Roswell Farnham to Mary [Farnham]

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Campt of 12th. Vermont Vol. M.Union Mills, Va.June 10th. 1863.WednesdayMy Dear Mary:

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Your kind note of Friday June 5th. was received tonight after waiting two long days without a letter. How much good so kind and affectionate and gentle a letter did me in reply to my foolish letter, that I almost feared would offend you. I am so glad to hear from you & I will try & be as good & pure as your true love deserves.

You see we are still at Union Mills and think now we shall stay here the rest of our time. We shall probably leave here before the close of this month - so that when this letter reaches you there will be only about fifteen days more for us to stay here.

Tattoo has just been beaten - and a train is now coming in that has been expected for several hours from Rappahannock with prisoners. Stuart was intending to make a raid & Genl. Pleasanton crossed over at Beverly's Ford, where we were a few days ago, and attacked Stuart before he left camp yesterday. The fighting lasted almost

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or quite all day yesterday. Cavalry & Artillery with a very little infantry. A long train of twenty cars went past here last night loaded with the wounded. This train that has just come in has prisoners. What the definite result of the fight is I hardly know, but our forces still hold their own the other side of the river. The fighting was in sight of our old camp at the Rappahannock R. R. Bridge - Men from our Regt. have gone down on the trains today to guard them and I suppose some are on this train tho' I have not heard from them, guarding the rebel prisoners.

Officers & men liable to bear arms cannot get passes to Washington without a great deal of trouble - Such passes are in fact forbidden at present - "on account of the enemy being in force in front of us." That is the reason given in the order, tho' there is no enemy within twenty five miles of here.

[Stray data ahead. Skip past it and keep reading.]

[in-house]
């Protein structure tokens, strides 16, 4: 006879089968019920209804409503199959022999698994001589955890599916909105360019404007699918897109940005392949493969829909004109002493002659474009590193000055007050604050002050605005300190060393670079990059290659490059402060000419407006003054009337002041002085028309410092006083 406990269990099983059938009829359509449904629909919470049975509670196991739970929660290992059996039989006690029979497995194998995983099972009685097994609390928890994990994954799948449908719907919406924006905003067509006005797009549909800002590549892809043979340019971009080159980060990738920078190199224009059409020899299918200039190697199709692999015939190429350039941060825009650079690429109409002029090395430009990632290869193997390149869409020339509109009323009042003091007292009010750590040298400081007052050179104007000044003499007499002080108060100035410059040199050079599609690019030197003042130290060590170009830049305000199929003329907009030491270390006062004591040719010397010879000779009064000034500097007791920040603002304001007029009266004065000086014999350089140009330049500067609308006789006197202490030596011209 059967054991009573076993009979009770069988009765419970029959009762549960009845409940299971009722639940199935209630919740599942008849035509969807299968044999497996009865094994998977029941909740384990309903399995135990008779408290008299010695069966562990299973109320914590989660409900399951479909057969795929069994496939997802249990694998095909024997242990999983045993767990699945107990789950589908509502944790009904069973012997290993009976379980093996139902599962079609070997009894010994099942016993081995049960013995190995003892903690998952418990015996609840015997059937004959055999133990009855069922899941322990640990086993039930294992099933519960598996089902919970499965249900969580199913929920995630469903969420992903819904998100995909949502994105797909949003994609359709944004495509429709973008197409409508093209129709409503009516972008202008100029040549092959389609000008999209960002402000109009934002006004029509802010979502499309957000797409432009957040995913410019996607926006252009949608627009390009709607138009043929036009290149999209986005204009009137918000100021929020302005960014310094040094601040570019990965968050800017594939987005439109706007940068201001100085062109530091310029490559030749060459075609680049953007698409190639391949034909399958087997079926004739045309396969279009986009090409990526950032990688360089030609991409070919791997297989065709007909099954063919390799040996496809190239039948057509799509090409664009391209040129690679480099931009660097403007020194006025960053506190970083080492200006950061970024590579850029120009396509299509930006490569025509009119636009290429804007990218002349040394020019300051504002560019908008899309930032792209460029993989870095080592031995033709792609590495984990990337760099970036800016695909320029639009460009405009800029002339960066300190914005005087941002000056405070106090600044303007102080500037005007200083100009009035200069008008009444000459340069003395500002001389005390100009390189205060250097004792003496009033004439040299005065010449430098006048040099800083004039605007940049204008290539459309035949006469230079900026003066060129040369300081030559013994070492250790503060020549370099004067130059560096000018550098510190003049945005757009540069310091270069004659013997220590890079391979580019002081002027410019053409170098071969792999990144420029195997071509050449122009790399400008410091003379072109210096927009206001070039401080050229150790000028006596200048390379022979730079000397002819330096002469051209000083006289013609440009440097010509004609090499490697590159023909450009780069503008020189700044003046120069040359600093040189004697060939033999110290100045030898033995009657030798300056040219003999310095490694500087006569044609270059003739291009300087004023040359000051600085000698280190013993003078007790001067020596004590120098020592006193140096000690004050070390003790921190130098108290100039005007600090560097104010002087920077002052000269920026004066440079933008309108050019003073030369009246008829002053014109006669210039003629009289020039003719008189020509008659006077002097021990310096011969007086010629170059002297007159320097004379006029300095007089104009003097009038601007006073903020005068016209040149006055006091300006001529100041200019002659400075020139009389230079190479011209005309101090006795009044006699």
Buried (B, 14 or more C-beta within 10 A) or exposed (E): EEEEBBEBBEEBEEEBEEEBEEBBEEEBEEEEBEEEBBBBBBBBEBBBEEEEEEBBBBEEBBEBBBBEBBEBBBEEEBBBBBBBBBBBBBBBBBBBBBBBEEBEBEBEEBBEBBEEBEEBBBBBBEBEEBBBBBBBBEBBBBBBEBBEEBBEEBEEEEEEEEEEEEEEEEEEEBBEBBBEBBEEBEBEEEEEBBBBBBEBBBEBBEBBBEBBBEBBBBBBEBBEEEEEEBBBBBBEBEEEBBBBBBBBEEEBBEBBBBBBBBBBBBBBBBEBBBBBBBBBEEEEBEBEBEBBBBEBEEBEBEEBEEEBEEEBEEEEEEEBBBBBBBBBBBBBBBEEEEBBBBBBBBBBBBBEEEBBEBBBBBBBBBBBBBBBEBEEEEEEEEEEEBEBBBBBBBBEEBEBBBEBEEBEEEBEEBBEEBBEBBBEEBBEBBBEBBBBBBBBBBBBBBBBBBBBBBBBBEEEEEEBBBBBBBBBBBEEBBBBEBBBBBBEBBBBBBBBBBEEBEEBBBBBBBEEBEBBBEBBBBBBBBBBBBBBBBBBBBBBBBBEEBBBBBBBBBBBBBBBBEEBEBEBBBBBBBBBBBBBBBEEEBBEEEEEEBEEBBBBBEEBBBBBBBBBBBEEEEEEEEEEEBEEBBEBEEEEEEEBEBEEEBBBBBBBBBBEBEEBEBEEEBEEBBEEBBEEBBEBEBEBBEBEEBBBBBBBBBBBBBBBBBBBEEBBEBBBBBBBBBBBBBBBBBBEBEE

I dont think there will be any trouble here. The rebels have been straining every nerve to get men to send to Vicksburgh & they are pretending to be about to attack in this vicinity to call our attention from the removal of troops from Fredericksburgh.

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We have got thro' with the examination of witnesses in the case of Lieut. Hartshorn but have not made our report yet. Yesterday we went over to the hospital to take the testimony of Henry, that little red cheeked boy that waited upon Mrs. Brownson when we were there, who jumped off a car & broke his leg. He laid right in sight of the rebels when they came to the train & set it on fire.

Qu. M. Brownson has been very sick, but is now better & is here with the regt.

The Adjt. was in at Washington last night & got some strawberries which we had for supper tonight. They were splendid.

Mrs. Peach is still in Washington.

Nelson has just come in. He has been down to the train. He says there were sixty more wounded men & about one hundred & eighty reb. prisoners. The cavalry men who have been in service two years say that it beat all the fighting they have ever seen.

There were said to be ten thousand rebel cavalry. I dont know how many we had but the number must have been immense.

Our men drove the rebels down to Brandy Station - the first station below the bridge. There they saw a large train come in with infantry from Culpepper -

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The Maj. is out tonight as field officer of the day - No moon & cloudy - He will have a hard time of it.

I wrote Laura a day or two since & will write Charlie H. & Mr. Strickland -

If you want a more loving letter you must read the one I wrote you a week ago unless you have burned it as you should do. Your letter I have read four times already & shall read it again in the morning.

I wish you was here now. You would have a delightful time riding round. Mrs. Stannard is here. There was a picnic at Centreville yesterday & all the officers wives were present. There were ten ladies present I understand. I was not there.

Capt. Hazard, with his battery, is now at Chantilly. He called here today & I had a pleasant visit with him.

Write often & will try & reply as often as you write. If I dont write all that I would it is because I ought not to do so.

I am glad you have got the porter. I think it will do you a great deal of good.

I sent you $350. to Geo. Chamberlin. Write me at once whether you receive it or not.

Your most affectionate husbandRos.

Thursday - All quiet here -